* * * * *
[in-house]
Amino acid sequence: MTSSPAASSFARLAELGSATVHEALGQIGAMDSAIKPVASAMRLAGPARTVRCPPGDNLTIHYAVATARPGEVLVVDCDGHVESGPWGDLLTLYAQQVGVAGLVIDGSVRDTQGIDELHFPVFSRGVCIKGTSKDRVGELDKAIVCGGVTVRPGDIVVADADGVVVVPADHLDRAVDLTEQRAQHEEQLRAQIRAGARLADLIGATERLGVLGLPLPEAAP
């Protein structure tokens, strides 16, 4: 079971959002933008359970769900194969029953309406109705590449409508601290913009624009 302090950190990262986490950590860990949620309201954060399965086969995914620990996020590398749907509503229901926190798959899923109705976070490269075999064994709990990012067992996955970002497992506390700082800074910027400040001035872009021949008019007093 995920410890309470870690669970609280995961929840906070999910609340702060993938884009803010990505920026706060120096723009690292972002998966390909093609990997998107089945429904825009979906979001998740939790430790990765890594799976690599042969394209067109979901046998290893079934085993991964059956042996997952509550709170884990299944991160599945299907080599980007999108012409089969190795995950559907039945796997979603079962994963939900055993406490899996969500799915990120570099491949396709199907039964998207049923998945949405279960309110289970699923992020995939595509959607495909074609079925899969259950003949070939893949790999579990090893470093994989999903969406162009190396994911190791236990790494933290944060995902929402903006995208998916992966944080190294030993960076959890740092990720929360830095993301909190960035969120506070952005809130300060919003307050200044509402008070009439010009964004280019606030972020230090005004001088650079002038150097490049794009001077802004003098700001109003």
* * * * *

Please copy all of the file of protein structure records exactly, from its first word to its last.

[in-house]
Amino acid sequence: MTSSPAASSFARLAELGSATVHEALGQIGAMDSAIKPVASAMRLAGPARTVRCPPGDNLTIHYAVATARPGEVLVVDCDGHVESGPWGDLLTLYAQQVGVAGLVIDGSVRDTQGIDELHFPVFSRGVCIKGTSKDRVGELDKAIVCGGVTVRPGDIVVADADGVVVVPADHLDRAVDLTEQRAQHEEQLRAQIRAGARLADLIGATERLGVLGLPLPEAAP
């Protein structure tokens, strides 16, 4: 079971959002933008359970769900194969029953309406109705590449409508601290913009624009 302090950190990262986490950590860990949620309201954060399965086969995914620990996020590398749907509503229901926190798959899923109705976070490269075999064994709990990012067992996955970002497992506390700082800074910027400040001035872009021949008019007093 995920410890309470870690669970609280995961929840906070999910609340702060993938884009803010990505920026706060120096723009690292972002998966390909093609990997998107089945429904825009979906979001998740939790430790990765890594799976690599042969394209067109979901046998290893079934085993991964059956042996997952509550709170884990299944991160599945299907080599980007999108012409089969190795995950559907039945796997979603079962994963939900055993406490899996969500799915990120570099491949396709199907039964998207049923998945949405279960309110289970699923992020995939595509959607495909074609079925899969259950003949070939893949790999579990090893470093994989999903969406162009190396994911190791236990790494933290944060995902929402903006995208998916992966944080190294030993960076959890740092990720929360830095993301909190960035969120506070952005809130300060919003307050200044509402008070009439010009964004280019606030972020230090005004001088650079002038150097490049794009001077802004003098700001109003």